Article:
The Landsknecht soldier appeared out of the effective end of the feudal system for raising troops, whereby a noble elite cavalry led a poorly trained body of infantry supplied by their lords. Although it had long been apparent that well trained infantry could defeat even the most magnificent cavalry, it was the complete defeat of Duke Charles the Bold of Burgundy by the armies of the Helvetic Confederation in the 1470s that finally brought the point home to everyone, and Maximilian I, heir to the throne of the Holy Roman Empire, was one who learned the lesson. He recruited a body of professional infantry, mainly pikemen on the Helvetic model, which in time showed their worth, and by 1486 such men were being referred to as Landsknechts. They were seen as second only to the Swiss themselves in effectiveness, and served their creator and his successors well for much of the following century, as well as serving as mercenaries in many other armies.
This set contains the very core of the Landsknechts - the pikemen. As with the Swiss, the Landsknecht strategy was essentially to move forward as a massive formed square or block of men, many of whom would be pikemen to defend against cavalry, and while firearms would increase in importance as the 16th century wore on, the pikeman was always present in Landsknecht formations. With such a dense formation of pikemen, different ranks would hold their pikes differently, and only the front few ranks could fully or even partly lower their pike. So to recreate such a body of men requires a number of different poses, and all the basics are here. There are several where the pike is held at shoulder height, plus some held at an angle and one held upright. There are also a couple of more relaxed poses; one of a man standing nonchalantly and holding his upright pike and another carrying it on the shoulder. All these are very good, although the last figure in the top row is quite strange as he holds the pike from above at the front and below at the back - the reverse of the natural way and quite nonsensical unless the pike is being held in a very strange position. Unfortunately to create a complete and believable pike square you would need several of each type of pose, and 10 poses is never going to deliver that, but if we were asked to choose 10 poses for such men then nine of these are pretty much what we would go with.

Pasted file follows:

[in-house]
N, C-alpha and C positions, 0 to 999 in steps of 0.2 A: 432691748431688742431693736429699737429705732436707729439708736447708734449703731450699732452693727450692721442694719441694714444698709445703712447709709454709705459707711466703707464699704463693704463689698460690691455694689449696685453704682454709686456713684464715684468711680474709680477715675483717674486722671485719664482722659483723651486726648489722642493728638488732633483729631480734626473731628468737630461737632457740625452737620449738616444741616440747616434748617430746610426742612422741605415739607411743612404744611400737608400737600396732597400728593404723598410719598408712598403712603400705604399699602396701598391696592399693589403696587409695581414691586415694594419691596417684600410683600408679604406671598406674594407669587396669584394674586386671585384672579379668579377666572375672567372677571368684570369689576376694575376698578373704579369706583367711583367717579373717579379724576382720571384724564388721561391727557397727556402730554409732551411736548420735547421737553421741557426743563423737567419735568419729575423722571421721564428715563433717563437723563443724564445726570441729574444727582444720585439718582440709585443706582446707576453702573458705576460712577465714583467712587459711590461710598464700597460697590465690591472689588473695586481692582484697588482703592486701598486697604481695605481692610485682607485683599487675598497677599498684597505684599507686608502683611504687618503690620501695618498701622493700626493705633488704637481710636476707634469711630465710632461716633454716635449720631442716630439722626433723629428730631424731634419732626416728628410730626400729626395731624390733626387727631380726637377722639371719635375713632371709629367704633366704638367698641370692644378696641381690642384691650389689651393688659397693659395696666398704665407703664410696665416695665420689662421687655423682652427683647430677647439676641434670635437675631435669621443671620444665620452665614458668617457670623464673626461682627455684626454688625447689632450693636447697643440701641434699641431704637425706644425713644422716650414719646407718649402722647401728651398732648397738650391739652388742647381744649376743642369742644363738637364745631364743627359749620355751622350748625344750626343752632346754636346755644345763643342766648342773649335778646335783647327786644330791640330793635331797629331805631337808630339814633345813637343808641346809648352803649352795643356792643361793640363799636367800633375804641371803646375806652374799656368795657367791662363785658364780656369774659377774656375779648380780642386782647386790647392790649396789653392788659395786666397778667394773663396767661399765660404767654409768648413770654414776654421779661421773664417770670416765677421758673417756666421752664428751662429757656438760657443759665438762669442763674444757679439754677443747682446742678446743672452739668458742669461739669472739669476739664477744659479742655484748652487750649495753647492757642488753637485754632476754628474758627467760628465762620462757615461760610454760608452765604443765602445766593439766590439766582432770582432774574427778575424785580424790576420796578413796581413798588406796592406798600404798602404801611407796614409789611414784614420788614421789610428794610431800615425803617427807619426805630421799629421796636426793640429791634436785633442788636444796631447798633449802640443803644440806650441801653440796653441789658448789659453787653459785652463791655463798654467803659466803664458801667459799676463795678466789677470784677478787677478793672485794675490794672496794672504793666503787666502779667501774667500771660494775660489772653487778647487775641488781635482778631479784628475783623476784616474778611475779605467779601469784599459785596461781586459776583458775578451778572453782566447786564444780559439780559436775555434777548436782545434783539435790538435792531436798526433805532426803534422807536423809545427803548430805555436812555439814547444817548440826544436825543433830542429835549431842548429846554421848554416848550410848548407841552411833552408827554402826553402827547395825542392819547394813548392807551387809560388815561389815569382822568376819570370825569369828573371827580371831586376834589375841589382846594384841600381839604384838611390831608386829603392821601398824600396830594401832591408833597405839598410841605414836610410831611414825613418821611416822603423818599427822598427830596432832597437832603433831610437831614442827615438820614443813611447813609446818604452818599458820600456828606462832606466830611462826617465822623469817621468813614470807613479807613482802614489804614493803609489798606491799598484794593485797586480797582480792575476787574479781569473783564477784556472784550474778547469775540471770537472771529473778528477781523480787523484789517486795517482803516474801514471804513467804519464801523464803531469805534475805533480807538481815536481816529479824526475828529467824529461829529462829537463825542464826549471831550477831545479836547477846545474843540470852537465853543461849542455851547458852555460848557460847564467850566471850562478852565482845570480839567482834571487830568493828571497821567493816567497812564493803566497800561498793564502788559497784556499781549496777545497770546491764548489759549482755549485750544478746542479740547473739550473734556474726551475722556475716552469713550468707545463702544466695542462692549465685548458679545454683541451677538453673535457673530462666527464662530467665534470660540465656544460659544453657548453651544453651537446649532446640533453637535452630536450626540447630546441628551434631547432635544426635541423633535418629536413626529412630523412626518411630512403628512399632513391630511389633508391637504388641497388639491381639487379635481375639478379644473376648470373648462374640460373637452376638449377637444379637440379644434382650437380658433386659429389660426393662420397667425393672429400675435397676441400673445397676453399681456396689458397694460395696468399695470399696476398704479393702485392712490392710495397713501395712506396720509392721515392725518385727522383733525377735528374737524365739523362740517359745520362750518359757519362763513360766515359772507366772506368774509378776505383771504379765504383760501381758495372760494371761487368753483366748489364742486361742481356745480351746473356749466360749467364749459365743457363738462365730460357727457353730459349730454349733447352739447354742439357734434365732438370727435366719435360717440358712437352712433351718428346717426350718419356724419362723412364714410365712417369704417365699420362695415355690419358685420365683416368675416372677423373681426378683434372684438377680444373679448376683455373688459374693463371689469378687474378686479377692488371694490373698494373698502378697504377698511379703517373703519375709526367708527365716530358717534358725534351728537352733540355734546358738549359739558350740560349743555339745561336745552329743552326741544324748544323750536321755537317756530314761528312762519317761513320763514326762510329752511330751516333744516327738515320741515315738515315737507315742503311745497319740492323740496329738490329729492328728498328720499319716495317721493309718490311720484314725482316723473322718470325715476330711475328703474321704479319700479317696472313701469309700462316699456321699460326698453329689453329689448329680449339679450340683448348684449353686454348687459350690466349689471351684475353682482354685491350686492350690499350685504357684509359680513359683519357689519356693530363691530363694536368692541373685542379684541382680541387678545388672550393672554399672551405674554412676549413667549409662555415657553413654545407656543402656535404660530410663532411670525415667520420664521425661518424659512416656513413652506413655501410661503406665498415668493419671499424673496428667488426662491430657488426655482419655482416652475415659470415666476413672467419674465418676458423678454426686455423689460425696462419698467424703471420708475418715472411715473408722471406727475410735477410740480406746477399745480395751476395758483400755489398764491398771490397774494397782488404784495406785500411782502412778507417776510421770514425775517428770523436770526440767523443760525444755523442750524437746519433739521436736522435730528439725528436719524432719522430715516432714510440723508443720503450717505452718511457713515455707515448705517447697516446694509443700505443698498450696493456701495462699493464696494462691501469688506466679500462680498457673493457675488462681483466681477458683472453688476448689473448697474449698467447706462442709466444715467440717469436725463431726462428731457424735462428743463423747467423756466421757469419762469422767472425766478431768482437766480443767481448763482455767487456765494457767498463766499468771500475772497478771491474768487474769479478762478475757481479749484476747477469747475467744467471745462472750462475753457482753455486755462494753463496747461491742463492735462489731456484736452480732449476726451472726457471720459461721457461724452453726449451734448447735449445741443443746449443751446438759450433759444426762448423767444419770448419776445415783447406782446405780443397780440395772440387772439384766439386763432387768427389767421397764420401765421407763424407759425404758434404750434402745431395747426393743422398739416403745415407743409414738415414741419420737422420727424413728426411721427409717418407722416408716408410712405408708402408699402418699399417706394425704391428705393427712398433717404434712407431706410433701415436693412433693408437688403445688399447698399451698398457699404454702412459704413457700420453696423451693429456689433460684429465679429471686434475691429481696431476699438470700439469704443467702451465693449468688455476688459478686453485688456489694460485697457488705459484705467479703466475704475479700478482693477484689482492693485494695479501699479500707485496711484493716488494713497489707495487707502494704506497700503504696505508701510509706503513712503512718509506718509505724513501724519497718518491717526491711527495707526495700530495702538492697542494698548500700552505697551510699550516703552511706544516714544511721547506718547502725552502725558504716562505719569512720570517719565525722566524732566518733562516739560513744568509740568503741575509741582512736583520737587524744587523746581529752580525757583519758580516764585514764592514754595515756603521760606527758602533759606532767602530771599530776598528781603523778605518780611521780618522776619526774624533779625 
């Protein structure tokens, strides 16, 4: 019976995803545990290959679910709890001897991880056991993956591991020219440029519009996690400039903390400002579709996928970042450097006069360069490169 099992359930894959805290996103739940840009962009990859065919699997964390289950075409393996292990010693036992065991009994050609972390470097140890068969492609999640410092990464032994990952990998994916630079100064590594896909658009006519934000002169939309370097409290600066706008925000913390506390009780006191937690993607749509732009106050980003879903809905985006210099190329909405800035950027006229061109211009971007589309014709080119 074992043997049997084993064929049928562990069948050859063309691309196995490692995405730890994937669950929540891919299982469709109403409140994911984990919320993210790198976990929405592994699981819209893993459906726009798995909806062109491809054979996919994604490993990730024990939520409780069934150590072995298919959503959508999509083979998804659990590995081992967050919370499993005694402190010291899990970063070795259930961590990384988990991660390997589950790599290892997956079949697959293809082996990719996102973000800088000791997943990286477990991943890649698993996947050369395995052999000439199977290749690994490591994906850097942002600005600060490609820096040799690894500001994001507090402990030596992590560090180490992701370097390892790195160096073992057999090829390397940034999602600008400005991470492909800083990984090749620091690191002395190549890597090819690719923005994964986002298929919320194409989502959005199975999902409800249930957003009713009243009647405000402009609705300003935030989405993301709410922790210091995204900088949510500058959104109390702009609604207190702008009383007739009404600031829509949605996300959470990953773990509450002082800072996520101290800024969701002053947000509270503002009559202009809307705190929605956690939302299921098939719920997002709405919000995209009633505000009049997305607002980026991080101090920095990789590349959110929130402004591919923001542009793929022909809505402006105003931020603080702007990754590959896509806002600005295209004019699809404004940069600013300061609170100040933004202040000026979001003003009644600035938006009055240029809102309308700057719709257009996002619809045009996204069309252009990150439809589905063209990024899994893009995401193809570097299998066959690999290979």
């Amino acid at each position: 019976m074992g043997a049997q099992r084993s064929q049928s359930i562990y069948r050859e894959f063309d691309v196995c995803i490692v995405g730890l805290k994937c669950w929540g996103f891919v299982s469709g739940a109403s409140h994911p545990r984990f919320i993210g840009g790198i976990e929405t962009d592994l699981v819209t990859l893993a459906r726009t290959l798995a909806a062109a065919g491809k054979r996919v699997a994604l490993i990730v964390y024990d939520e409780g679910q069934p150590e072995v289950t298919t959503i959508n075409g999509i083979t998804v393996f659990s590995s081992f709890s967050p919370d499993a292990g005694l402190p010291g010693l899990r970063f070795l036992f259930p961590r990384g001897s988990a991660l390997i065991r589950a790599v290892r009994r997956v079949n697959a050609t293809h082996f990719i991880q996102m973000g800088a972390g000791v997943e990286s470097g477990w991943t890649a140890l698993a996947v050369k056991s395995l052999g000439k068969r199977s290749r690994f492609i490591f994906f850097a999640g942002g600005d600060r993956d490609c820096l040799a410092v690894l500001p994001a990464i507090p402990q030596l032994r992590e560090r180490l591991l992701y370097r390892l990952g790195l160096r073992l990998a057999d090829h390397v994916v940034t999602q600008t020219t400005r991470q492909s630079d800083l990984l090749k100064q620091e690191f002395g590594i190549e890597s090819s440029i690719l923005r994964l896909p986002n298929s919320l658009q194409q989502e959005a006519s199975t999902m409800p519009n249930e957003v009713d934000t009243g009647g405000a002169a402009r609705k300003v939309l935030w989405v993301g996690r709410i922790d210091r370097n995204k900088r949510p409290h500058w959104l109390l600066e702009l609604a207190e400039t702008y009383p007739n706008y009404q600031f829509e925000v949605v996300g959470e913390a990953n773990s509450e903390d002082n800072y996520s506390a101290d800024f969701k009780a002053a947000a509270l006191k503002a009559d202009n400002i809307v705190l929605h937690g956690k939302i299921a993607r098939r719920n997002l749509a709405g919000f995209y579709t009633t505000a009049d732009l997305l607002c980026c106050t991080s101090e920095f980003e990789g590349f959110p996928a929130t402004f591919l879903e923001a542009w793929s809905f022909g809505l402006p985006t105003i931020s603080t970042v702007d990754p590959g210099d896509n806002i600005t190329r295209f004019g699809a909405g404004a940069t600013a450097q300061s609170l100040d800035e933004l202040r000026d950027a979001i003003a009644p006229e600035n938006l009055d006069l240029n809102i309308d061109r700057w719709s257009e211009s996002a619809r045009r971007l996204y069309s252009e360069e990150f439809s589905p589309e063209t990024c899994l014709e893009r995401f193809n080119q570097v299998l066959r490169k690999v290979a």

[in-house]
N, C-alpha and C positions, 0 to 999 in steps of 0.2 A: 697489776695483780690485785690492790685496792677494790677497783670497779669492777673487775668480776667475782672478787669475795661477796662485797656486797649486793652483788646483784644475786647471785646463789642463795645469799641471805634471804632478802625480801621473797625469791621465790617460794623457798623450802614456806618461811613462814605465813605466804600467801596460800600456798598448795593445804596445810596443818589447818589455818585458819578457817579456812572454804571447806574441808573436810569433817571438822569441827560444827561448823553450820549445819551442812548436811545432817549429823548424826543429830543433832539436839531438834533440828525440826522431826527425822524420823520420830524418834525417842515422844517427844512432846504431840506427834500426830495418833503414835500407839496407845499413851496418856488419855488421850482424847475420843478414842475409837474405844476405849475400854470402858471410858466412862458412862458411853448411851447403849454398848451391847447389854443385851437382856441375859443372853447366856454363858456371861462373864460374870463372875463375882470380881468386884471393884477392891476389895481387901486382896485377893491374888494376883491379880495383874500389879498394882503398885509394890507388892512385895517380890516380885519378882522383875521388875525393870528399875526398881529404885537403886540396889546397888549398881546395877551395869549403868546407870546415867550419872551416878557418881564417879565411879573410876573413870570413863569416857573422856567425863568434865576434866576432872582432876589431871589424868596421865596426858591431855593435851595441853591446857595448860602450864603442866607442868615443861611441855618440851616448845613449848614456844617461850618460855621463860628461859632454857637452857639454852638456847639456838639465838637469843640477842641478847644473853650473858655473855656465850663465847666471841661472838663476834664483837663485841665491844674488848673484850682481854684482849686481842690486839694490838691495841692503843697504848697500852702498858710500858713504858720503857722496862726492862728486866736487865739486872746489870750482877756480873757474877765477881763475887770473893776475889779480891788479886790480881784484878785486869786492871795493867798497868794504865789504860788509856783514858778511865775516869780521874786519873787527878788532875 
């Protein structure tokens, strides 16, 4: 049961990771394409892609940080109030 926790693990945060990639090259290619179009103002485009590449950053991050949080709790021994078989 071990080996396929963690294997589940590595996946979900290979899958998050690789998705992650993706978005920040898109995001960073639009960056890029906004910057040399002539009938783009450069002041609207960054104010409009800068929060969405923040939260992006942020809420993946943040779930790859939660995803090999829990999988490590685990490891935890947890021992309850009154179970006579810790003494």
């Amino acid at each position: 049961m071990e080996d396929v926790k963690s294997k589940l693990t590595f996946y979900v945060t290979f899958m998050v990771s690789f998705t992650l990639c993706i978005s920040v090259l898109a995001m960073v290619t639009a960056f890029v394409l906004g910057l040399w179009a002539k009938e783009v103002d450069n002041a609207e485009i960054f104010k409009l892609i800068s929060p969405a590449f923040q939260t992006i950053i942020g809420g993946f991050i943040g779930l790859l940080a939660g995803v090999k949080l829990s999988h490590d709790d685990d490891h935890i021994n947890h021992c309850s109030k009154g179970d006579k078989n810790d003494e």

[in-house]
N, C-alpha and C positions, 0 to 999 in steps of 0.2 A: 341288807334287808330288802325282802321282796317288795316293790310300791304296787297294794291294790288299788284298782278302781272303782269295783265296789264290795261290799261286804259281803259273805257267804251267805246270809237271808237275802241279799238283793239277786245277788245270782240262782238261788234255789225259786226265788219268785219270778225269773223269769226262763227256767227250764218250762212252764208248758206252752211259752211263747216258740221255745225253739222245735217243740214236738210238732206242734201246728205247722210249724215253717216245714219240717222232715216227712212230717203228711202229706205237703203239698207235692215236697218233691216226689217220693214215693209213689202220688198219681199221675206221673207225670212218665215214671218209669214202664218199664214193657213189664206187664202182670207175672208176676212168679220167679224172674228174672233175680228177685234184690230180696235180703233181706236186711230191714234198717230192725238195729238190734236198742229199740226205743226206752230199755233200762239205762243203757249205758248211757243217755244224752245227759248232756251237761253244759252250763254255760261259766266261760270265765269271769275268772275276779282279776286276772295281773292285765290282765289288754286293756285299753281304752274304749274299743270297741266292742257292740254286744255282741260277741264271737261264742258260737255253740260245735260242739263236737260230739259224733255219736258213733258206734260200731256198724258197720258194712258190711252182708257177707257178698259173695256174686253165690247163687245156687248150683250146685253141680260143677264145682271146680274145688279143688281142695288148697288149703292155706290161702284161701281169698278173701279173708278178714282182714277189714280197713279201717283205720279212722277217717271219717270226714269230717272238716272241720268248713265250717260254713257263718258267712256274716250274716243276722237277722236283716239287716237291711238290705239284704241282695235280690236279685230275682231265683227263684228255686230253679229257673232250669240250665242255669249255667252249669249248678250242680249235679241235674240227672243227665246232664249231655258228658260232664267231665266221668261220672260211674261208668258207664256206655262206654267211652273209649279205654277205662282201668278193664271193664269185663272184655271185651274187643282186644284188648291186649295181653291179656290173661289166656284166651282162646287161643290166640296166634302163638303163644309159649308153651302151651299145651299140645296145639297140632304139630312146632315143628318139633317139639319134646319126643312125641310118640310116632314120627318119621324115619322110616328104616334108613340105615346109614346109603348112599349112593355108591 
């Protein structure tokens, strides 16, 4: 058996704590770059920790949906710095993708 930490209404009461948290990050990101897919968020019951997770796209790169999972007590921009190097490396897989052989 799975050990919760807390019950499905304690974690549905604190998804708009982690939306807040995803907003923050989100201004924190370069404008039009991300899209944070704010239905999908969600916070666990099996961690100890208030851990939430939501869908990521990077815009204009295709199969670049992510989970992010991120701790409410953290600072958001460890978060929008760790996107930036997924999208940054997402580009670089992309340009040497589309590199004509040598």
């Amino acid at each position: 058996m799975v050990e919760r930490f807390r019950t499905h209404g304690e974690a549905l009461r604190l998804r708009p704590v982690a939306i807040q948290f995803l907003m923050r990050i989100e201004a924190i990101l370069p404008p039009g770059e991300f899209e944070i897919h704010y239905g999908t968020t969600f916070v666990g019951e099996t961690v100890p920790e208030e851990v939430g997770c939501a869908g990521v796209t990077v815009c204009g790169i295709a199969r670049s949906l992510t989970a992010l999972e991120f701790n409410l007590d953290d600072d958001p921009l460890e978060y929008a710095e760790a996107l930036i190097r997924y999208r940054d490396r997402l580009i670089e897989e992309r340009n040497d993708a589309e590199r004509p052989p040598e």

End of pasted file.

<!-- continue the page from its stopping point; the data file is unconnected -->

Although renowned for their military prowess, their costume had almost as much impact on some, mainly those outraged at the extravagant and at times quite vulgar sartorial choices they made. To adequately describe all the many facets of Landsknecht costume would take far too much space here, so we will have to content ourselves with the observation that everything here seems perfectly appropriate. The men wear a shirt and doublet, and hose on the legs. These and the breeches are often different from one leg to the other, which was very fashionable, and while it is hard to be sure, such customs as having part of the leg bare seem quite possible on some of these figures. None are wearing the baggy pluderhosen that would become fashionable in the second half of the 16th century, and all have the Kuhmäule ('cows mouth') shoes which were a feature of the early 1500s, so these figures have an early century look to them, when the Landsknechts were at their height. A number of the men wear large brimmed hats, which are pleasingly decorated with plumes and feathers, so while many forms of hat and cap would have been worn all these look OK. A few wear some sort of armour - generally either a cuirass or a helmet - and again the styles look good. One man wears a coat, which is perhaps unusual as it would restrict movement to a degree, and seems out of place with the rest of the men.